We recently stayed a few days in Shenzhen, China, the tech capital of the world. I’ve read that 90% of the world’s electronics are built here. It is indeed home of the largest Foxconn factory and maker of the iPhone.
Our hotel was therefore not-surprisingly high-tech. There is a robot butler that will deliver certain things to your room, such as a replacement toothbrush. I nearly bumped into one as it was coming out of the elevator. It stopped as soon as it detected me and our near-collision.
All of the light switches in our room are capacitive-touch switches instead of mechanical ones. Any contact with the plate will illuminate all of the available switches.
In the ceiling of the room is a passive IR sensor with a light sensor to detect our presence in the room. When we aren’t there during the day, eventually the blackout curtains close to keep out the sub-tropical sunlight, any lights that are turned on are turned off, and the AC adjusts for efficiency.
The control of all of these smart technologies is very cheap and even cheaper in Shenzhen and more importantly, the area is rich with skilled labor for such things, which is a big reason Apple has their devices built here; the hardware is readily available and there is a large, affordable, highly-skilled workforce available as well.
This is why I agree with Mike Rowe’s emphasis on developing trade skills, even as (or especially as) a stepping stone towards a deeper and formal education. At the macro level, a country needs a solid base of affordable workers skilled in a specific trade that has growth potential for the country. For example; China has strategically positioned itself as the worlds manufacturer by emphasizing technical tradecraft and that is bringing wealth to the area.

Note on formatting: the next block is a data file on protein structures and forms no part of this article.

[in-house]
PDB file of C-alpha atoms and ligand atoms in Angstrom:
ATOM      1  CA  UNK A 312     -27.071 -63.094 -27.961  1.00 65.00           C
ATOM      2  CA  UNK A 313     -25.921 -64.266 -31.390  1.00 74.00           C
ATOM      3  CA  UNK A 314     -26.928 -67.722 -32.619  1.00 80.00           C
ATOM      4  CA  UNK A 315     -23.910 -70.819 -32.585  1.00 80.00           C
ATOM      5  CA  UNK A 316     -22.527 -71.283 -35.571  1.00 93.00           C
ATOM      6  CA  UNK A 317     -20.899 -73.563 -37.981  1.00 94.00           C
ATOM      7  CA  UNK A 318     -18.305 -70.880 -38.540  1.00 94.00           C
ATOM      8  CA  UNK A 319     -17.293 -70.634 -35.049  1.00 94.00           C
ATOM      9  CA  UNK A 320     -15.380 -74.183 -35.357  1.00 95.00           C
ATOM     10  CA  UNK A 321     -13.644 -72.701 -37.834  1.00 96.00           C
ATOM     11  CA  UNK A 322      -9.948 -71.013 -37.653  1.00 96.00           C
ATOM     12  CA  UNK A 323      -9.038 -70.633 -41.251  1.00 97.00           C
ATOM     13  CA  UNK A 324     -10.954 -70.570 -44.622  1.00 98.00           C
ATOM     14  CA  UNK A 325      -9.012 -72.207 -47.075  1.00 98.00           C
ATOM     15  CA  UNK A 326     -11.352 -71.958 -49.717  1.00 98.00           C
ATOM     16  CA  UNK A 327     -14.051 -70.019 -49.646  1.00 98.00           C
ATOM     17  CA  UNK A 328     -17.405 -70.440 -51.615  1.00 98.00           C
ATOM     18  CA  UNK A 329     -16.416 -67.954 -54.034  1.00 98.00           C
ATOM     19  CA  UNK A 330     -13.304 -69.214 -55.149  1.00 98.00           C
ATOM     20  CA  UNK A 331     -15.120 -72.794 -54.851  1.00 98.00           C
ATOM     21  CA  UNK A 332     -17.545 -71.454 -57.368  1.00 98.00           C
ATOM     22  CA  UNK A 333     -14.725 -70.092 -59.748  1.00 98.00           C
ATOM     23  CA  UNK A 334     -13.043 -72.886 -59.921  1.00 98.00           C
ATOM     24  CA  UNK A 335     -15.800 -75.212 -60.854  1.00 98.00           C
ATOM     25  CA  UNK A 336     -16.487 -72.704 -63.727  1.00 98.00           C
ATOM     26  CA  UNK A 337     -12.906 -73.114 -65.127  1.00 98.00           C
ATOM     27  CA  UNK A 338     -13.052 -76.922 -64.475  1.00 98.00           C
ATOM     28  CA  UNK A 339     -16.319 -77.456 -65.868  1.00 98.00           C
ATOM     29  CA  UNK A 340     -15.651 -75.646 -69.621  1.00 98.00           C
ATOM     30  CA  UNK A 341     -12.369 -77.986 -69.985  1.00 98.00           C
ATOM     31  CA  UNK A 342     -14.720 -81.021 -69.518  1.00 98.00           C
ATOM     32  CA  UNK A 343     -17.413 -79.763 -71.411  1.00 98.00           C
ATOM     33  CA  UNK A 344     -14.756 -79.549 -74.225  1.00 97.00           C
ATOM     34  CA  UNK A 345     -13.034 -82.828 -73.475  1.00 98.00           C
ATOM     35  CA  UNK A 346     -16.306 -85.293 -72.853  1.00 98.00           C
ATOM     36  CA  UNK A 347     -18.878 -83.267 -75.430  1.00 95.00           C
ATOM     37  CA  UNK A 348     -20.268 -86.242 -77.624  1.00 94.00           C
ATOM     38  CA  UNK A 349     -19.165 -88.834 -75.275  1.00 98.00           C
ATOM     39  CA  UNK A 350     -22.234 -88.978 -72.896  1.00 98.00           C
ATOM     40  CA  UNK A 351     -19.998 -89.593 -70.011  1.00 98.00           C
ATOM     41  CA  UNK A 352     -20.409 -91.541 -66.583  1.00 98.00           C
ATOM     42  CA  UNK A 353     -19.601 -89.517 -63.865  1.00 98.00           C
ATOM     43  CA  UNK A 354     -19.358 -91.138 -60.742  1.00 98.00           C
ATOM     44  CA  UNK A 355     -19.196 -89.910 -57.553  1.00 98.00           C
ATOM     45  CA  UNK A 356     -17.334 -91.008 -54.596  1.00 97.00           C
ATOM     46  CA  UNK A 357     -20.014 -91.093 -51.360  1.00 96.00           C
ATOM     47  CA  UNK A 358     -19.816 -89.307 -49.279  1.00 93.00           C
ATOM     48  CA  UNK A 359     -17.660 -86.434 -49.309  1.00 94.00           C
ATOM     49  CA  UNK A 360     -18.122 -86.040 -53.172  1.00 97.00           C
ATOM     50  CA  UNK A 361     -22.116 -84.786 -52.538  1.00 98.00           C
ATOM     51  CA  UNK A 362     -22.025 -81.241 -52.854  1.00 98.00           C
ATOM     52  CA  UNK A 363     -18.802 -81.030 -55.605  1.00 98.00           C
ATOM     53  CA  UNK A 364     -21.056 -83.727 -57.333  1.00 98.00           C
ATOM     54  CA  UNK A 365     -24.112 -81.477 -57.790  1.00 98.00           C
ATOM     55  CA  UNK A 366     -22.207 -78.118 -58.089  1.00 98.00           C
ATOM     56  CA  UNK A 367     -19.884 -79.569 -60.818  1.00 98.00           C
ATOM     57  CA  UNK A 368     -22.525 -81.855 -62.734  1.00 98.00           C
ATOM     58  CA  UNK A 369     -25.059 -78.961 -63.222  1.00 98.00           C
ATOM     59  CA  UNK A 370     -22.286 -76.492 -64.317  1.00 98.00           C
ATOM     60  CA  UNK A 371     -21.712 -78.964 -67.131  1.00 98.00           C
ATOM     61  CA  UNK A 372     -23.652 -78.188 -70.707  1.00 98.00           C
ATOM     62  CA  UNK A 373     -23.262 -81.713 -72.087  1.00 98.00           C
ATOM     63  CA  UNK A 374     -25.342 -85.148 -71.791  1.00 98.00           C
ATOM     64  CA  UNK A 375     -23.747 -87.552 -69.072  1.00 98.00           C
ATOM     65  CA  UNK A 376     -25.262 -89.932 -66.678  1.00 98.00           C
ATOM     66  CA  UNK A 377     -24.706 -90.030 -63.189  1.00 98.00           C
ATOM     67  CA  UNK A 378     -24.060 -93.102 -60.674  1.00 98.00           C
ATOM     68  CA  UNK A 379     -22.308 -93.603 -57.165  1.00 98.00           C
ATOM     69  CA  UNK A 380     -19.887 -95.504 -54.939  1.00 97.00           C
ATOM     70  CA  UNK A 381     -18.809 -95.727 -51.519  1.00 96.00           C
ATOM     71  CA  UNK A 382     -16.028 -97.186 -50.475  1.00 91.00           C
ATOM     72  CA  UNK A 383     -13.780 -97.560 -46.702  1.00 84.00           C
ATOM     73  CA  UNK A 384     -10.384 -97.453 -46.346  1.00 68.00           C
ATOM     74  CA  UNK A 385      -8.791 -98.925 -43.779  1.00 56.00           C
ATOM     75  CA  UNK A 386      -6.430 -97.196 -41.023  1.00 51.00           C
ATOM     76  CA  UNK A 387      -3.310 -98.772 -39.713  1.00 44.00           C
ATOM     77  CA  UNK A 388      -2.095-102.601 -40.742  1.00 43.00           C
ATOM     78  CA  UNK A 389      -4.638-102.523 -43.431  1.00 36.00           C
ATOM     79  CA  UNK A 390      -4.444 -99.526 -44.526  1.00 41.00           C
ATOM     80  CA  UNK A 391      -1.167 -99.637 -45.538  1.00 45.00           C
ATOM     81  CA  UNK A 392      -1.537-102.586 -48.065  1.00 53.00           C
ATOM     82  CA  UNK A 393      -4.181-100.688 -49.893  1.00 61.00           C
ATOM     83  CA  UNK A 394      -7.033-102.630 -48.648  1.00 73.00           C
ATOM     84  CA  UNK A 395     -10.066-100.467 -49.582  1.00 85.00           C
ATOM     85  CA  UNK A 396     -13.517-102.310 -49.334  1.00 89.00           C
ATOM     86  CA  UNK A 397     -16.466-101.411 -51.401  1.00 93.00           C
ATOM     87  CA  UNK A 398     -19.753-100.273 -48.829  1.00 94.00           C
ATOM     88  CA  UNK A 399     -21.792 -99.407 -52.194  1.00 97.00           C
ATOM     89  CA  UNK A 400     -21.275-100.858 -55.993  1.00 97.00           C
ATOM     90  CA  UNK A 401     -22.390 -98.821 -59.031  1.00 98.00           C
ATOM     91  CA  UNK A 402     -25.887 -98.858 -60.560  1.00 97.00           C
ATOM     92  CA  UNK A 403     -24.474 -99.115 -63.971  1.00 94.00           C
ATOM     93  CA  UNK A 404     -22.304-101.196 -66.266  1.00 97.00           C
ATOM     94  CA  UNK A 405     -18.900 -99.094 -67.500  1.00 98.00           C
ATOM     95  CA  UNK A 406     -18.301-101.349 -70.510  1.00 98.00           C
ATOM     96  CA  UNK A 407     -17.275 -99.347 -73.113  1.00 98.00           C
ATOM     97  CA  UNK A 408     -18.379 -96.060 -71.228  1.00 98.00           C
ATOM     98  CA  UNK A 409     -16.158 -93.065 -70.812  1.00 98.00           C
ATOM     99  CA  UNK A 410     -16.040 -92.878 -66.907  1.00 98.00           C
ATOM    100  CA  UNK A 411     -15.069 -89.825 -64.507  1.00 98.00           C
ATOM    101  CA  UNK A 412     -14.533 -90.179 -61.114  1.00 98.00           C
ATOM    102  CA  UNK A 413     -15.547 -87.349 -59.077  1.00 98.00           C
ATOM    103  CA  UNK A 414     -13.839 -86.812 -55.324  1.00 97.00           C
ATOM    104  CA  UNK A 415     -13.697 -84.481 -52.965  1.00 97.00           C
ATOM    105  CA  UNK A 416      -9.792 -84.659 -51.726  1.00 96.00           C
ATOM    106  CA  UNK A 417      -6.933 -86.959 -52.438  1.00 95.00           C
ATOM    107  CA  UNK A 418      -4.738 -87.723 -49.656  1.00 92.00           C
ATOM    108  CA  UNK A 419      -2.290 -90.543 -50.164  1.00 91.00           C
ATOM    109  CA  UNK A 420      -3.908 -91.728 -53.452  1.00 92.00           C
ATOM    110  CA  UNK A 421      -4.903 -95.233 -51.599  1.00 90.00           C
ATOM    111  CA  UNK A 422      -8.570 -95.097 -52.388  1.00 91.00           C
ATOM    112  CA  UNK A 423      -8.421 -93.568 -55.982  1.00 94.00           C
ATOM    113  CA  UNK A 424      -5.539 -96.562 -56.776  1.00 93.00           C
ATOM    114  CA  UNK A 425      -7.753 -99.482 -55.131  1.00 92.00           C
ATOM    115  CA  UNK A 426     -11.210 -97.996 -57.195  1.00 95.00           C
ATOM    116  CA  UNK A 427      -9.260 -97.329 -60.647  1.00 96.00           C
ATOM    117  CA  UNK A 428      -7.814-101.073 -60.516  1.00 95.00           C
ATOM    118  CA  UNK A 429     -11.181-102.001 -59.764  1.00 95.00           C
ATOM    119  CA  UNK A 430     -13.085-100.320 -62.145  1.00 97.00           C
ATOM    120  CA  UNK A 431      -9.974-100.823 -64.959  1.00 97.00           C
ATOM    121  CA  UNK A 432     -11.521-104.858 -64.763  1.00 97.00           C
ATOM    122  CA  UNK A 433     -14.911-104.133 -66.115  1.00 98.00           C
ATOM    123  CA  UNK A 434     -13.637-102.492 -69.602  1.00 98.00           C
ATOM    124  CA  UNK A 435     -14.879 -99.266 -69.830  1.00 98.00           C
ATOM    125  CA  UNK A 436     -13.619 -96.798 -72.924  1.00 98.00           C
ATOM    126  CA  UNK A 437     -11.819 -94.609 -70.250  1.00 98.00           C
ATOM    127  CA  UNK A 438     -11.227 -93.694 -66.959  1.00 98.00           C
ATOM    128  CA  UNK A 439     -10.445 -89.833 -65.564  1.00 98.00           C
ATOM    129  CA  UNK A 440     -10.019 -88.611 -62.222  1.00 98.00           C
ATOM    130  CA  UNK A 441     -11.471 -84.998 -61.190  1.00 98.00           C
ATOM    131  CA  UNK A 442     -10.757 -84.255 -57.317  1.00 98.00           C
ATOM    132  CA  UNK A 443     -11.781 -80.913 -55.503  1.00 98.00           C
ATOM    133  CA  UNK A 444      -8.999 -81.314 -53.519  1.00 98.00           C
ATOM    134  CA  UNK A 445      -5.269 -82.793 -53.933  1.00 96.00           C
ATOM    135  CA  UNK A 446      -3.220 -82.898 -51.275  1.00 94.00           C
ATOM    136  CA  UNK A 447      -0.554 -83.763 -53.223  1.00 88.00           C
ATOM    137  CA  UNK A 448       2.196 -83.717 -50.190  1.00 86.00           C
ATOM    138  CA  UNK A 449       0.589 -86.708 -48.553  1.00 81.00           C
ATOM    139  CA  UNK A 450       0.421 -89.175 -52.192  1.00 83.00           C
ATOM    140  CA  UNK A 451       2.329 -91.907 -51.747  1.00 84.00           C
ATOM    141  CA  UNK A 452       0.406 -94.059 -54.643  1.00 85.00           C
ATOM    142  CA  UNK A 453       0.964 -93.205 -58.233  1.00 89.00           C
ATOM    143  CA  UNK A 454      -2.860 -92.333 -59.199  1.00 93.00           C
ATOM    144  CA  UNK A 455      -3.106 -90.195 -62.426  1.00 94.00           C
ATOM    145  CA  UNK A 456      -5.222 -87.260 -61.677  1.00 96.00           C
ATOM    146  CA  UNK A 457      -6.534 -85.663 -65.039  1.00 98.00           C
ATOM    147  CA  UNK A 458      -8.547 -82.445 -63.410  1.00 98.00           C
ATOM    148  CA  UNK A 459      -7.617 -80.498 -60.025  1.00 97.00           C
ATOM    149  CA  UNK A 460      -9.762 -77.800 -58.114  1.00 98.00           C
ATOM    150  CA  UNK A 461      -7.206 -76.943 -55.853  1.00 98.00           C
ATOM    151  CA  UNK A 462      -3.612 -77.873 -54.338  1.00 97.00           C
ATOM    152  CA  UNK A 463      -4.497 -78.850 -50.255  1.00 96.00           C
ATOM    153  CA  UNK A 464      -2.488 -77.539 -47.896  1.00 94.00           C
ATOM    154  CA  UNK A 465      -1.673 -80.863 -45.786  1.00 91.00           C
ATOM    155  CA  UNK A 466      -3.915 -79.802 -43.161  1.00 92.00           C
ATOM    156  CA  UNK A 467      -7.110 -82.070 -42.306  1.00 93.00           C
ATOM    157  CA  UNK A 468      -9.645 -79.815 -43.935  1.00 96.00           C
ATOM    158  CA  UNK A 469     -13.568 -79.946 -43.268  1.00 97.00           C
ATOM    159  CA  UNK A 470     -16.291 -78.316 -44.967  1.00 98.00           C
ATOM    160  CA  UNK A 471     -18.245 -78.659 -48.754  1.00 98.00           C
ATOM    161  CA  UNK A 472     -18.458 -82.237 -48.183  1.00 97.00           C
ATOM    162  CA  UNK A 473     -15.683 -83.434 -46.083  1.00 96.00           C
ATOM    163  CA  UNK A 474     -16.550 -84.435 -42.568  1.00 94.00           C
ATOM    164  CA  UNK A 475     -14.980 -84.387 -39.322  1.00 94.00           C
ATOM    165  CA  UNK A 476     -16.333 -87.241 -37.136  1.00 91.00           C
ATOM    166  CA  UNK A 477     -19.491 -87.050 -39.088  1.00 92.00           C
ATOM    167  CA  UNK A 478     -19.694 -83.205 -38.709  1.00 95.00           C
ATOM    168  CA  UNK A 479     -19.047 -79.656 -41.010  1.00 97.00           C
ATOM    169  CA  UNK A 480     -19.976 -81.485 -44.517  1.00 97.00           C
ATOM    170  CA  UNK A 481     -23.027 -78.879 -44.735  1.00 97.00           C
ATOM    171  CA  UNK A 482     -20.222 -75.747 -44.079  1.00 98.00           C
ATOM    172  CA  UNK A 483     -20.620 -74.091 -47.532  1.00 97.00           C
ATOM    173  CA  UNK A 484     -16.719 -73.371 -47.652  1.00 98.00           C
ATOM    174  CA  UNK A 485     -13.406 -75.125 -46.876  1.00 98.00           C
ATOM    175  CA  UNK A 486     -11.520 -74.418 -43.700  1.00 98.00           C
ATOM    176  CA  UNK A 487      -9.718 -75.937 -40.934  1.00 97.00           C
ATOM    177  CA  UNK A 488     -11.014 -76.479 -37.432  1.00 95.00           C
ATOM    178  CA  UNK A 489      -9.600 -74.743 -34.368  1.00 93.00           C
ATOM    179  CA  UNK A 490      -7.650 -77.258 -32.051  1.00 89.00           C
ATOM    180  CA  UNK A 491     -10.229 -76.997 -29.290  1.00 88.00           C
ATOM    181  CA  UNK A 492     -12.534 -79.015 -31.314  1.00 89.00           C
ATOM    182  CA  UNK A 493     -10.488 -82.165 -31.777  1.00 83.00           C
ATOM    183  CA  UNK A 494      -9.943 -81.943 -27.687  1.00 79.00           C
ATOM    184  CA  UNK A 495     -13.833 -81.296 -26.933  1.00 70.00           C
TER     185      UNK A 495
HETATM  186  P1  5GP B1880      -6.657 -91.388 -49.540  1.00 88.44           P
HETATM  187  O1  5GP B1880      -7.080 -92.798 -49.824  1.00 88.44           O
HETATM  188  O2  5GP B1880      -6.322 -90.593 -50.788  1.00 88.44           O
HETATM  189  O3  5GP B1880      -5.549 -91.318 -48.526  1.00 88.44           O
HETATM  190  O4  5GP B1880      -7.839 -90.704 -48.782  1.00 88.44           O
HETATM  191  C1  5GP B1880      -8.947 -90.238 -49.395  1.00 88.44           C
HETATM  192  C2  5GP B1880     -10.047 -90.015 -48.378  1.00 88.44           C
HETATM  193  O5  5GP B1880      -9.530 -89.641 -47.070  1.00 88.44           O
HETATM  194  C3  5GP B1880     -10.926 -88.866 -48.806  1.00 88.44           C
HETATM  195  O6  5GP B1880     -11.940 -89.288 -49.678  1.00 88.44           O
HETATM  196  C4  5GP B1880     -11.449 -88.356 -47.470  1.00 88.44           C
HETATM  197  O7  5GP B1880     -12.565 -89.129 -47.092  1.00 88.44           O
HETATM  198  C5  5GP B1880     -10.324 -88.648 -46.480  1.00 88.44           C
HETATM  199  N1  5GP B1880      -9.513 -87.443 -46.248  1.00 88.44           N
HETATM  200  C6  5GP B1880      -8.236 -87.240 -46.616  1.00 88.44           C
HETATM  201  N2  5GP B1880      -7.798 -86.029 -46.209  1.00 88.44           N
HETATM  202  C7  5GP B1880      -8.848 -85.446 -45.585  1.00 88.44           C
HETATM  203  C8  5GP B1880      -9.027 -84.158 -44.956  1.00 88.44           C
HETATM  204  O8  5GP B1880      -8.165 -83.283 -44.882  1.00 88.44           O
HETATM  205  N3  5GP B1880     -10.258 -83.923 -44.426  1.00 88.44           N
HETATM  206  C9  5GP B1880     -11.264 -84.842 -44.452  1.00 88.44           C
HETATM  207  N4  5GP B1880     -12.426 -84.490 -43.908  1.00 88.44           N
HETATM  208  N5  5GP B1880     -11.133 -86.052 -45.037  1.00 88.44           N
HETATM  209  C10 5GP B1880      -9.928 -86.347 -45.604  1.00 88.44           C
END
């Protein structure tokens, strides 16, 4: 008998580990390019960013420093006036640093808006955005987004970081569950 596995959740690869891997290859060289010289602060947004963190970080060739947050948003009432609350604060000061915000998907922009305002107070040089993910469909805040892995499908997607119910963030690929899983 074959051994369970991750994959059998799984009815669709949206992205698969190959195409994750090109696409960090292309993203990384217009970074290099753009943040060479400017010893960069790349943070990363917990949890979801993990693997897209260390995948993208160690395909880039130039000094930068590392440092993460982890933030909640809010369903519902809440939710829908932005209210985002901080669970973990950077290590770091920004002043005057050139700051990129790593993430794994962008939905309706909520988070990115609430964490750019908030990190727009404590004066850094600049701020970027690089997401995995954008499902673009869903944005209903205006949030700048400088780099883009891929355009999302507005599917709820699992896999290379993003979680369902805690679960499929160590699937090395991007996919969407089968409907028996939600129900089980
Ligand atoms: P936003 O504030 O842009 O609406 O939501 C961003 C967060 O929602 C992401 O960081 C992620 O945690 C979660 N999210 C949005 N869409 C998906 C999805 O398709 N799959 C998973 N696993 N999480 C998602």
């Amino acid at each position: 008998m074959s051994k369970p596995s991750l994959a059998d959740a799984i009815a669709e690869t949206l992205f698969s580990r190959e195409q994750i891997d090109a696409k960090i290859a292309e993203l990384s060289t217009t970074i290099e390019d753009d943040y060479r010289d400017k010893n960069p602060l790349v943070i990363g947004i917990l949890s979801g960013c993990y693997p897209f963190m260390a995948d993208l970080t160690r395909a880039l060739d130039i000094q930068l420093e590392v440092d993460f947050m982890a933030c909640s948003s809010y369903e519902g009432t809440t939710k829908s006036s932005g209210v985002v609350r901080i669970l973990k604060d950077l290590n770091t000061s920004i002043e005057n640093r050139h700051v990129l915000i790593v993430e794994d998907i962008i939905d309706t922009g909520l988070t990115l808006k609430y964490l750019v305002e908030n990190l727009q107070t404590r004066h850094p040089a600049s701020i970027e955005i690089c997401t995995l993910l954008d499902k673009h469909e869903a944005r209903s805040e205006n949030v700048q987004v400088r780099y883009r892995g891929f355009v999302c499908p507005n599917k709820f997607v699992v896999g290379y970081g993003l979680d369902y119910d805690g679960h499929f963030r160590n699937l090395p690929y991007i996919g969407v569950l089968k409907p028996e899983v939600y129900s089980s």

While walking through a local shopping area in Shenzhen, my wife and I talked about how people in the West (our former-selves included) underestimate just how developed many areas of China are. It’s not a backwater, backwards nation. There is a lot of wealth and development that makes life in China comfortable and productive.
There is, of course, plenty of wealth disparity and China is still up-and-coming. In Shenzhen, I couldn’t count all the cranes erecting massive housing and business towers and the haze from massively productive factories is ever-present. But they are also getting smarter about that haze and about the general health of the environment over-all. Recently China stopped accepting trash from a lot of countries—a move towards a cleaner China.